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Meet An Artist: Xiaoze Xie

Xiaoze Xie is an internationally recognized artist and a Professor of Art and Art History at Stanford University. Xie received his Master of Fine Art degrees from the Central Academy of Arts & Design in Beijing and the University of North Texas. In this three-part series, Xie shares his experiences and the people who shaped his love for art as a young boy, and how he followed his passion into a career. He explains the role of art and that of an artist, and finally, some of his own works and what inspires him. Xie has participated in solo and group exhibitions around the world and his work...

Following A Childhood Passion

I loved art from a young age. However, I grew up in rural China right after the Cultural Revolution, at a time when there were not many opportunities. But I consider myself fortunate. Since my father was the Director of Teaching at a high school, I spent my childhood playing in the courtyard and classrooms and spending time at my father’s office. There was nothing much to play with, but he had a lot of chalks to write on the blackboard. I would draw on his blackboard and later, the cement playground became my canvas. A Turning Point My interest in drawing developed very intuitively and...

What Is The Role Of Art?

When we think of art, we imagine anything from painting and drawing to sculpture, photography, video, performance, animation, graphic design and much more. Art can take any form to create an experience, to articulate an idea, to share a feeling or message, be it clear or ambiguous. However, in contemporary art, the boundaries between traditional genres are often blurred. A contemporary artist could combine or repurpose existing objects without making everything themselves. For example, artist Felix Gonzalez-Torres piled a heap of candies in the corner of a gallery, as a way to contemplate...

My Work: Capturing The Big Picture

I am a professor at the Department of Art and Art history at Stanford University. My focus is on studio arts (drawing and painting) and not on art history or applied arts. We encourage students to combine different mediums and to incorporate knowledge from other disciplines in art making. I am passionate about making art. Painting is my primary medium; but I have explored other mediums such as photography, video, and installation. "Fragmentary Views" In my work, there is a group of paintings titled l “Fragmentary Views” depicting real stacks of newspapers on the shelves of a library. When you...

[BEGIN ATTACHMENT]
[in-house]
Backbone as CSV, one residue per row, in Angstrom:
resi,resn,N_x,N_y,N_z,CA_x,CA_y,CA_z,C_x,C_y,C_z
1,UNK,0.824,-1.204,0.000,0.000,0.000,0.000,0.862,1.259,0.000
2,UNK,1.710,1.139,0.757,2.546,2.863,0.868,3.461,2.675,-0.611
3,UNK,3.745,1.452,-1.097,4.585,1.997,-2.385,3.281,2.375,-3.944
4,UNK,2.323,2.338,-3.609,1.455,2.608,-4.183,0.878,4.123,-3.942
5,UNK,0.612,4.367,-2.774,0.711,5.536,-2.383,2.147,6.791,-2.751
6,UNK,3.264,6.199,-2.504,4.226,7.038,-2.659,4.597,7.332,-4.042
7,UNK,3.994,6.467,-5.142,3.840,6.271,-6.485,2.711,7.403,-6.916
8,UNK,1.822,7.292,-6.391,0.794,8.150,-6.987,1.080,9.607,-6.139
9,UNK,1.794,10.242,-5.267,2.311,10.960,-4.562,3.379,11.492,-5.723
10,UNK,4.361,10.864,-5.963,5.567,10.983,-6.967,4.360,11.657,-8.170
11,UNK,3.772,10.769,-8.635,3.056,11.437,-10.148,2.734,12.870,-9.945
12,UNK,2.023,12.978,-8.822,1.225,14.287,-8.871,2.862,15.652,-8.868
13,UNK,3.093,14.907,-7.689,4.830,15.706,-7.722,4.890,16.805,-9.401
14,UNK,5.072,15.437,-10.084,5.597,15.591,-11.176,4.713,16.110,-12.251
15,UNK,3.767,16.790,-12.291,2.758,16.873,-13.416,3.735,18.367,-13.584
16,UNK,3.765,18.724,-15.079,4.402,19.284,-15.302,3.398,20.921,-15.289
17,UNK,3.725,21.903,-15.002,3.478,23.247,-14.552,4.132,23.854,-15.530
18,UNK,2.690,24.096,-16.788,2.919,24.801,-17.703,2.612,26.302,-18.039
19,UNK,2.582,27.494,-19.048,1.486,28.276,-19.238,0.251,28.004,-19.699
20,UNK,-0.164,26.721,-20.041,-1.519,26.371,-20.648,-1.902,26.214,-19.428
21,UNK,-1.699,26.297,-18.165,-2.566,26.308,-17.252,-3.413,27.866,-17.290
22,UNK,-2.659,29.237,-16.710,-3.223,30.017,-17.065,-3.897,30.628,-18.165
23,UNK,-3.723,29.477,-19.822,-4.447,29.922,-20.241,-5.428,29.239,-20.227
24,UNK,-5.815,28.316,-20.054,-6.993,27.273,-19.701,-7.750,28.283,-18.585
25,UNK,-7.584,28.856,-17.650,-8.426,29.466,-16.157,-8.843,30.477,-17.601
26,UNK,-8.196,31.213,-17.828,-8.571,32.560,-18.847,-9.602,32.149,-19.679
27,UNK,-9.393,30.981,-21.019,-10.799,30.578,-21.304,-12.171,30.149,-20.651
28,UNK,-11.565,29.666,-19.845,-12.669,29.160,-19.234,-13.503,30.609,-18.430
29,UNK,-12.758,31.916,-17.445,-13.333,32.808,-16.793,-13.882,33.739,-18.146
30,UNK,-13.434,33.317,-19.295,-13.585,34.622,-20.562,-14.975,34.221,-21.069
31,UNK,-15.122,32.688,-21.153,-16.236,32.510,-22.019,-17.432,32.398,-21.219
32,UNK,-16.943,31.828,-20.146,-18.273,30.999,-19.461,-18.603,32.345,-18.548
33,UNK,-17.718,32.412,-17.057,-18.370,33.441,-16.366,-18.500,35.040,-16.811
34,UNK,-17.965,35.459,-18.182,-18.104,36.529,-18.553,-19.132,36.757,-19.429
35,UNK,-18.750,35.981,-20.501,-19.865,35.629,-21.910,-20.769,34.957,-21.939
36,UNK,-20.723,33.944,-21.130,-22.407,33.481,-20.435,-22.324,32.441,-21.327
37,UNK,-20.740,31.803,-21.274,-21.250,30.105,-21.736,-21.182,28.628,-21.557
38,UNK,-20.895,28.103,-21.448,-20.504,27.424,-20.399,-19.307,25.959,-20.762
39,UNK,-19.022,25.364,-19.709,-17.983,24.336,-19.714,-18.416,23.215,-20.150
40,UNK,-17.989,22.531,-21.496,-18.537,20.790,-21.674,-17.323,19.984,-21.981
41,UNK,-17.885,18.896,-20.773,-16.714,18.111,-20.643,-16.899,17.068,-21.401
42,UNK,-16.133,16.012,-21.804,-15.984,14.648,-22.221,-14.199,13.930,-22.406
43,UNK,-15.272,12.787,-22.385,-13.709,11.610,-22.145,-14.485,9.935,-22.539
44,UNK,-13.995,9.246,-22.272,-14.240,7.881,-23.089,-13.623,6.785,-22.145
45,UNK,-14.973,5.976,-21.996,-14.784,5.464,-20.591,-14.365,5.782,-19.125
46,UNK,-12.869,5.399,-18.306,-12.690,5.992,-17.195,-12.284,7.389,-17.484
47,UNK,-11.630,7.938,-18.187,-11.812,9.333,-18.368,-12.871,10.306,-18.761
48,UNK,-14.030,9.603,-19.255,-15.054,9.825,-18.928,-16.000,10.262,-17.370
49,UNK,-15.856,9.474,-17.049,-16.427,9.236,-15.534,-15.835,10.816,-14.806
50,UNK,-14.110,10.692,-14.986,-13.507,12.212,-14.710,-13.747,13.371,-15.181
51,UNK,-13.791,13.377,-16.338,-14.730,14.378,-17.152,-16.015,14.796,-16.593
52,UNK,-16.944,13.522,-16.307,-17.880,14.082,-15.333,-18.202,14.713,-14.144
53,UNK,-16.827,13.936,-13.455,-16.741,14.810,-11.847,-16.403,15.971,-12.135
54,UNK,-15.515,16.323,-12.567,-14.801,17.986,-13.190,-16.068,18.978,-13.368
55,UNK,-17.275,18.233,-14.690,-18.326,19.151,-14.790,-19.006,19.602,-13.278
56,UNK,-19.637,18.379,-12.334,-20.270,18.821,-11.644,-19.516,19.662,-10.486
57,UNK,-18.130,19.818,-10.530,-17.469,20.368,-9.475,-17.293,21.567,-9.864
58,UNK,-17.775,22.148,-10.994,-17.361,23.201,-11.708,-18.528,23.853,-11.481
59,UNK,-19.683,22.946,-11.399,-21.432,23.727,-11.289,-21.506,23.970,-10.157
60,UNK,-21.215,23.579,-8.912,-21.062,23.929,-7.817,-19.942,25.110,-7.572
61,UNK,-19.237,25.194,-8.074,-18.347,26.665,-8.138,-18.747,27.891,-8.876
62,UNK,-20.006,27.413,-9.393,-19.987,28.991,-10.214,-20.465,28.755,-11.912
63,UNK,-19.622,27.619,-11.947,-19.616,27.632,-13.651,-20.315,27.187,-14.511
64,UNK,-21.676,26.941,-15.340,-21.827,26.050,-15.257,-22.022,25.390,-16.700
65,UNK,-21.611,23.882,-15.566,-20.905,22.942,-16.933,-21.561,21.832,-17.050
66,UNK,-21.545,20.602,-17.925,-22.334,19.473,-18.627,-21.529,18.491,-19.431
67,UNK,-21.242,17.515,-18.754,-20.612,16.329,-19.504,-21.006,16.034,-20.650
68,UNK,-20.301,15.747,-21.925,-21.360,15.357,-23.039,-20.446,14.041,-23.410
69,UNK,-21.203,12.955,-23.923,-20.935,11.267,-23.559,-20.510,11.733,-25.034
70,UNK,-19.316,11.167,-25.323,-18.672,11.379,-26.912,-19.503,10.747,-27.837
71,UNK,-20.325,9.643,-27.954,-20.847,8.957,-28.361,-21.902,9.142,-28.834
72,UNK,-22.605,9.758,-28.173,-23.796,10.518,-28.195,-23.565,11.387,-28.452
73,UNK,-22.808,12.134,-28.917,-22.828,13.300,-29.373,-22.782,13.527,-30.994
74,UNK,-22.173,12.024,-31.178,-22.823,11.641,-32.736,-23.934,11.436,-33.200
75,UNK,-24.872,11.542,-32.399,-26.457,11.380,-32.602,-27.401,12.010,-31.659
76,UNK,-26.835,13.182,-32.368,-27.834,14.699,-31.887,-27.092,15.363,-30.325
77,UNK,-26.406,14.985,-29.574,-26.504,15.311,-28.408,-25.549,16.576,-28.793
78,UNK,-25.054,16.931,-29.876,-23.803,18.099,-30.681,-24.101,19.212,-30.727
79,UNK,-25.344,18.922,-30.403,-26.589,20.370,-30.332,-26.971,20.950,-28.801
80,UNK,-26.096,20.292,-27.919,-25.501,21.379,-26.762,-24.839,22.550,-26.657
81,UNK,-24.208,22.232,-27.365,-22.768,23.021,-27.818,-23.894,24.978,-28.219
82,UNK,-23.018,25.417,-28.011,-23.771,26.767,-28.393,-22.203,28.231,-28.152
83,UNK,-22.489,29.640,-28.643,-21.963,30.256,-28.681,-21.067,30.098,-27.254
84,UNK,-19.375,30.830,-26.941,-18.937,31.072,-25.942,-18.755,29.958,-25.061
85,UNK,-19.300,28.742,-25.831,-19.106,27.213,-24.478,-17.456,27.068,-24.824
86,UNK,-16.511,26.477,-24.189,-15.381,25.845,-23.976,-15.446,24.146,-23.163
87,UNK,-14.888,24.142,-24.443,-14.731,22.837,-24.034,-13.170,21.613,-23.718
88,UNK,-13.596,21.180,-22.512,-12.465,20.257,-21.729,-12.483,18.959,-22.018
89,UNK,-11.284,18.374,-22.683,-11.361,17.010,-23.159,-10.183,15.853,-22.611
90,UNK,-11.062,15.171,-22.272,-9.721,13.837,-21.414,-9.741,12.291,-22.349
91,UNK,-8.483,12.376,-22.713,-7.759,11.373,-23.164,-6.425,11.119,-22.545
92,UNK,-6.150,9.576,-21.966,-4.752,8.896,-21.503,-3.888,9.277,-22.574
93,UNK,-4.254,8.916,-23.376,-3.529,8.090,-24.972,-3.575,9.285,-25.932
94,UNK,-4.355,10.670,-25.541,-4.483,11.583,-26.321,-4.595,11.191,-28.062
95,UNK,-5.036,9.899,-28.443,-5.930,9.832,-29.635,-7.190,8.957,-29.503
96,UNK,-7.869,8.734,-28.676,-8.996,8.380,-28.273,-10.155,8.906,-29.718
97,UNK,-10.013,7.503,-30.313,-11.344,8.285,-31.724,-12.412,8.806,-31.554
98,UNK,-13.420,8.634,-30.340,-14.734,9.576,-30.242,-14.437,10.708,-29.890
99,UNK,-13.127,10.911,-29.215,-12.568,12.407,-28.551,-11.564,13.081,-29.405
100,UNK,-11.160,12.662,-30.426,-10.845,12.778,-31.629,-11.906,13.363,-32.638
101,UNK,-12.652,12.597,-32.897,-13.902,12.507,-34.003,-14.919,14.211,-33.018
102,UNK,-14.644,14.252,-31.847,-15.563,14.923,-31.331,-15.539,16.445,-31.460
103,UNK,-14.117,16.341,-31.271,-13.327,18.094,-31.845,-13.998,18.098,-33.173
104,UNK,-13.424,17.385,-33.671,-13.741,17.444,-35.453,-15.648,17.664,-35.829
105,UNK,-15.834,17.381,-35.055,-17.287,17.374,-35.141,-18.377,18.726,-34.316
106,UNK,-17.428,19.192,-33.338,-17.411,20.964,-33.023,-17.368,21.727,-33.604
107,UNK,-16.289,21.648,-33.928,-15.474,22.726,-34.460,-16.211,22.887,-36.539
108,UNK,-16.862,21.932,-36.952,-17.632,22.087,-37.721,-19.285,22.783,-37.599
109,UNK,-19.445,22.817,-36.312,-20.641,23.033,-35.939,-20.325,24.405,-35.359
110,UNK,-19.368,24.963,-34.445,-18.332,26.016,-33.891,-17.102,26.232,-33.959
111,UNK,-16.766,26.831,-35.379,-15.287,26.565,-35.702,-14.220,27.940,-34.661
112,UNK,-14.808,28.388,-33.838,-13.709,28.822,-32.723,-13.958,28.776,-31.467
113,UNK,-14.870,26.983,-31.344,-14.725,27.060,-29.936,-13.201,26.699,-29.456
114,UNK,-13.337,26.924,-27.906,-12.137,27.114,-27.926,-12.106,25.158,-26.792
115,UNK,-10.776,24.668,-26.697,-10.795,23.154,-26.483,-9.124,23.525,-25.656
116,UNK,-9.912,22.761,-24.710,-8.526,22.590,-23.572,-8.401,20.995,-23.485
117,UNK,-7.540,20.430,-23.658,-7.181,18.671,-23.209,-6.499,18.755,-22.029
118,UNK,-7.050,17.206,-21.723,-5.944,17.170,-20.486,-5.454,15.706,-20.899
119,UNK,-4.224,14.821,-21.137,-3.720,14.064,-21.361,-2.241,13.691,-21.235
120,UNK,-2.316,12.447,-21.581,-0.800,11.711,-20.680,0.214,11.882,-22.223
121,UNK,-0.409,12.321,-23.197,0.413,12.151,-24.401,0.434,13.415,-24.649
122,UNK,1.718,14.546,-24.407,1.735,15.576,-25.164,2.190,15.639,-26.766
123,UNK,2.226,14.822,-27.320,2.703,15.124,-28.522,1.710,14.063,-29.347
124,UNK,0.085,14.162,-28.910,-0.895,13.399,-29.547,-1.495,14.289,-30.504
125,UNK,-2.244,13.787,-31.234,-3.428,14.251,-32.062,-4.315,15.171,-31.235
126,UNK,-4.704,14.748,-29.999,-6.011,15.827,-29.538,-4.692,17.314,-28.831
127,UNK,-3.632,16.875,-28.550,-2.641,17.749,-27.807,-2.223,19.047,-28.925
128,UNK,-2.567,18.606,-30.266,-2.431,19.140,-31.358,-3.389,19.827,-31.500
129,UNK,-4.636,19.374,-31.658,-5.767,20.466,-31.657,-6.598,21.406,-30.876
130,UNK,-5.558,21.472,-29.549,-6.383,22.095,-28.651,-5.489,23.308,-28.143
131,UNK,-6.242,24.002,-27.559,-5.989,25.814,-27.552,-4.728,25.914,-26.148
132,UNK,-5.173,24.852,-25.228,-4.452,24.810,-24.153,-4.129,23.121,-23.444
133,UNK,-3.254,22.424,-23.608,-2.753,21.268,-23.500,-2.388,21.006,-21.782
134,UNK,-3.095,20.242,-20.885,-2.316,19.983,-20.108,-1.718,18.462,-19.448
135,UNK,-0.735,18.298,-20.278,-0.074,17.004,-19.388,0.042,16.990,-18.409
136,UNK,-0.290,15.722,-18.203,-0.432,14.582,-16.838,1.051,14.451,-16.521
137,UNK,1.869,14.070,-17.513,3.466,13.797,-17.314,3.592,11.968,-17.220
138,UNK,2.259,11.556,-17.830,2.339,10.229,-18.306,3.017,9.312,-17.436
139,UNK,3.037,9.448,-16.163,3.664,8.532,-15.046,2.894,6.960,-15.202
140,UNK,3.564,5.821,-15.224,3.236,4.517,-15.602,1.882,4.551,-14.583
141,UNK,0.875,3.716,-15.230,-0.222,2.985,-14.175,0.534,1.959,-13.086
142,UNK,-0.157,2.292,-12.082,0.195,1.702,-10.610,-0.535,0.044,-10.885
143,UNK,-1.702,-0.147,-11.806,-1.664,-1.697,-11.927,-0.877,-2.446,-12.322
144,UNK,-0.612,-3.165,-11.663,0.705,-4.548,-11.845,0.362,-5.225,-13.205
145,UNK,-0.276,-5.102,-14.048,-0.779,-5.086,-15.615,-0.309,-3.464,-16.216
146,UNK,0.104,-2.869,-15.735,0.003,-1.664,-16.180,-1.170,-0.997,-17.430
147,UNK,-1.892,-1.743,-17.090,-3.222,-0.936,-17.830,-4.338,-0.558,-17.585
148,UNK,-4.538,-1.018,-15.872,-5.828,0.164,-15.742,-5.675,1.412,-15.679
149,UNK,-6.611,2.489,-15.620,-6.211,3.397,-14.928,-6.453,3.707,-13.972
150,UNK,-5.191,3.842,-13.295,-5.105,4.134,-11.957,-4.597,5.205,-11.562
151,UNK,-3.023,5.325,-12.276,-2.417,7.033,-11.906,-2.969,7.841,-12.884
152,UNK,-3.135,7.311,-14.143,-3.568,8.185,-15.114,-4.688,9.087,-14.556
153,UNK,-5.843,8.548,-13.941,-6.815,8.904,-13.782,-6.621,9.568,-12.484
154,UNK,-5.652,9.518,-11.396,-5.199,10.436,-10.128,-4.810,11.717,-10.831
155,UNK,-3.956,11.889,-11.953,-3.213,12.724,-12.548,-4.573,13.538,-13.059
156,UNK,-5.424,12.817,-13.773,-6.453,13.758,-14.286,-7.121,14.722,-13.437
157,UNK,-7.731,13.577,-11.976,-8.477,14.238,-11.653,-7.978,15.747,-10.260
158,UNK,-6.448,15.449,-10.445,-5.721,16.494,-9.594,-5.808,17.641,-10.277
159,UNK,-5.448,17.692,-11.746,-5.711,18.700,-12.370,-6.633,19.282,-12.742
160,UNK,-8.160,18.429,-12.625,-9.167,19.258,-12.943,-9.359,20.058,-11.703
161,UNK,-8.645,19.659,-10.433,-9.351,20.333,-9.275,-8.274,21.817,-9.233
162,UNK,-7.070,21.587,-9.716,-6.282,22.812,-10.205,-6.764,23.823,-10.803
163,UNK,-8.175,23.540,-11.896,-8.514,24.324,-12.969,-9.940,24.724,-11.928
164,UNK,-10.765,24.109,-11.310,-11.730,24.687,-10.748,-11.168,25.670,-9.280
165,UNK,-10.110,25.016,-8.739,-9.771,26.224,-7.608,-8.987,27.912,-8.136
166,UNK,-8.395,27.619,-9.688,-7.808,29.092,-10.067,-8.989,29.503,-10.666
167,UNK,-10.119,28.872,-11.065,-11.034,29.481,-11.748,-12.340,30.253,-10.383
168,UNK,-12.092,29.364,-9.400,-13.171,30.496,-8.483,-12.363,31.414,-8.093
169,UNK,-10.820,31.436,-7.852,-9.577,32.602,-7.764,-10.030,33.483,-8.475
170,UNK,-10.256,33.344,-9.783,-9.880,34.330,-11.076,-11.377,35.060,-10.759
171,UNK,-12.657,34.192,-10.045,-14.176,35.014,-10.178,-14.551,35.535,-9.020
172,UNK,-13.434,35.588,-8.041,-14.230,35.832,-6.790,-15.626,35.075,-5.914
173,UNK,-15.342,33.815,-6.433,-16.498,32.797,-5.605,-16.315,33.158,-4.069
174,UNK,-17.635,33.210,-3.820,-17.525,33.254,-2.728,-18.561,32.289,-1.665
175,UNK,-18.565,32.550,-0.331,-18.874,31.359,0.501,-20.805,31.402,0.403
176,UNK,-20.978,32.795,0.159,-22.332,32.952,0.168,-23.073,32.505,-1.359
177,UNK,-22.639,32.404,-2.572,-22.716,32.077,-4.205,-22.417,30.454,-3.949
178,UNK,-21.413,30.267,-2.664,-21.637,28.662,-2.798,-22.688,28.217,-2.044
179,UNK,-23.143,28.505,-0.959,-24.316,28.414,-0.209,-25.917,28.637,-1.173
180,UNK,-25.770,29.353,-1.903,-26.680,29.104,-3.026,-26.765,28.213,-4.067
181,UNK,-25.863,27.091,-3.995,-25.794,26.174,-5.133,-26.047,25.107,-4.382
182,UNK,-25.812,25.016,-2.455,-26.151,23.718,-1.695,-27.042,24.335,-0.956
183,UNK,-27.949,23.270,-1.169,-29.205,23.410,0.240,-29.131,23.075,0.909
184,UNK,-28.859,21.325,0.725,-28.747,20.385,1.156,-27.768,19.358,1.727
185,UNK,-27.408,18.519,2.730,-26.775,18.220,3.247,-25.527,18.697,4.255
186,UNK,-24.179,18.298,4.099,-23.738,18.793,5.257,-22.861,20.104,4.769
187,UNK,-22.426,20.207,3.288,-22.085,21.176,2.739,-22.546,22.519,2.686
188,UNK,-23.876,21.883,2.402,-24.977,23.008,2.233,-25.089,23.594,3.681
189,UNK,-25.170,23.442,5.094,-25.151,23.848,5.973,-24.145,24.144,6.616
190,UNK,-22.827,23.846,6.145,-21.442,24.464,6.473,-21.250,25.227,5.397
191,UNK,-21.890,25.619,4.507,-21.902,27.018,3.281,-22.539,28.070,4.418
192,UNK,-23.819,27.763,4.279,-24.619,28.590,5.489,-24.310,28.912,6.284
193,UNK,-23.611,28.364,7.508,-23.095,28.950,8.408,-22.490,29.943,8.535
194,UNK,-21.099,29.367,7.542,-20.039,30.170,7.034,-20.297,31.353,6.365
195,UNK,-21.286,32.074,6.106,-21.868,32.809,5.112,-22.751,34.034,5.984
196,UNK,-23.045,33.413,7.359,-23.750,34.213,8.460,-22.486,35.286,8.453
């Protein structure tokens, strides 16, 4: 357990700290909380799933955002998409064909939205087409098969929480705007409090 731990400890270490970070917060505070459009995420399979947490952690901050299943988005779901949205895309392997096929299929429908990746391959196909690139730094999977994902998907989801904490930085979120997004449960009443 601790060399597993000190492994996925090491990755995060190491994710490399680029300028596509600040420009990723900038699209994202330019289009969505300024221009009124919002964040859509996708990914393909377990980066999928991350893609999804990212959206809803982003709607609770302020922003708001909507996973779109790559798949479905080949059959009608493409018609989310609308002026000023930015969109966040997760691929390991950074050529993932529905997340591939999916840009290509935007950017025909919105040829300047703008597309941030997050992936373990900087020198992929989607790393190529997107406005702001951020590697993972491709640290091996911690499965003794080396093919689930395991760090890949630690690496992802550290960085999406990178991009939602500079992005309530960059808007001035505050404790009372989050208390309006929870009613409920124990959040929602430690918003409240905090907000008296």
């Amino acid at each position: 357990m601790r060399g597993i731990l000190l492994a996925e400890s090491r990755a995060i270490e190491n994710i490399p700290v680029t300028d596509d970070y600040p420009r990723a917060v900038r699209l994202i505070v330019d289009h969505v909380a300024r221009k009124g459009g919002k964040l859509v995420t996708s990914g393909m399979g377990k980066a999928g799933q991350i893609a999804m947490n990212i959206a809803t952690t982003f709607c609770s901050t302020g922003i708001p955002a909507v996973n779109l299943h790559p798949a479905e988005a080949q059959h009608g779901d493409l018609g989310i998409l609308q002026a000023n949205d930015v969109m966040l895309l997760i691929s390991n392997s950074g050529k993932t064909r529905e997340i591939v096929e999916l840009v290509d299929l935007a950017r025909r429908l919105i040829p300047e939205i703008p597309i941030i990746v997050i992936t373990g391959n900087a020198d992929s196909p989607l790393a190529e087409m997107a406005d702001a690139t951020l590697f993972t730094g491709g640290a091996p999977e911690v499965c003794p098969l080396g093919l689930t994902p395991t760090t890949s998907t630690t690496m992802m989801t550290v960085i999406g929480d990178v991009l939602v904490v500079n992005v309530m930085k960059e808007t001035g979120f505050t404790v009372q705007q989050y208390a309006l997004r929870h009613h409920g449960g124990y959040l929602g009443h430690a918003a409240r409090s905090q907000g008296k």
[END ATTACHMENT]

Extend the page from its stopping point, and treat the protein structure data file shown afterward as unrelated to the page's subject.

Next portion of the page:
Xiaoze Xie

Xiaoze Xie is an internationally recognized artist and a Professor of Art at Stanford University. He received his Master of Fine Art degrees from the Central Academy of Arts & Design in Beijing and the University of North Texas. He has had solo and group exhibitions and his work is in the permanent collection at many esteemed museums in the U.S. 

Meet An Archaeologist

Colleen Hanratty is an archaeologist. An expert in Maya culture, Colleen is a member of the Maya Research Program. Each summer since 1992, the program has sponsored archeological fieldwork at the ancient Maya sites of Blue Creek, Nojol Nah, Xnoha, and Grey Fox in northwestern Belize. She fell in love with archaeology at a young age and first participated in an excavation (with a local archaeology society) when she was 10 years old.

Ask an Archaeologist: Part 1

Colleen answers your questions about archaeology here! Is the past important? Archeologists study past cultures through remains of ancient sites and artifacts, which people have created. The fascinating facts in your history books would not have been possible without the work of dedicated archeologists. Why is it important to understand the past? It is often said that "History repeats itself". A society oppressed by a dictator, the cry for freedom, the challenges of democracy - this could be present-day Egypt, the U.S. 250 years ago when it came out of Britain's shadow, or Rome's struggles in...

Ask an Archaeologist: Part 2

This is a continuation of Colleen answering your questions about archaeology! 6. What kind of things have you found as a team? Is it true that archaeology is hard work and finds are rare and hard to come by? The organization I work with (the Maya Research Program) has found literally millions of artifacts ranging from pottery and stone tools to human and animal remains to residential and ceremonial structures. However, we are studying very large sites from a very complex culture that built large permanent structures and cities (you can learn more about the Maya Research Program here . However...
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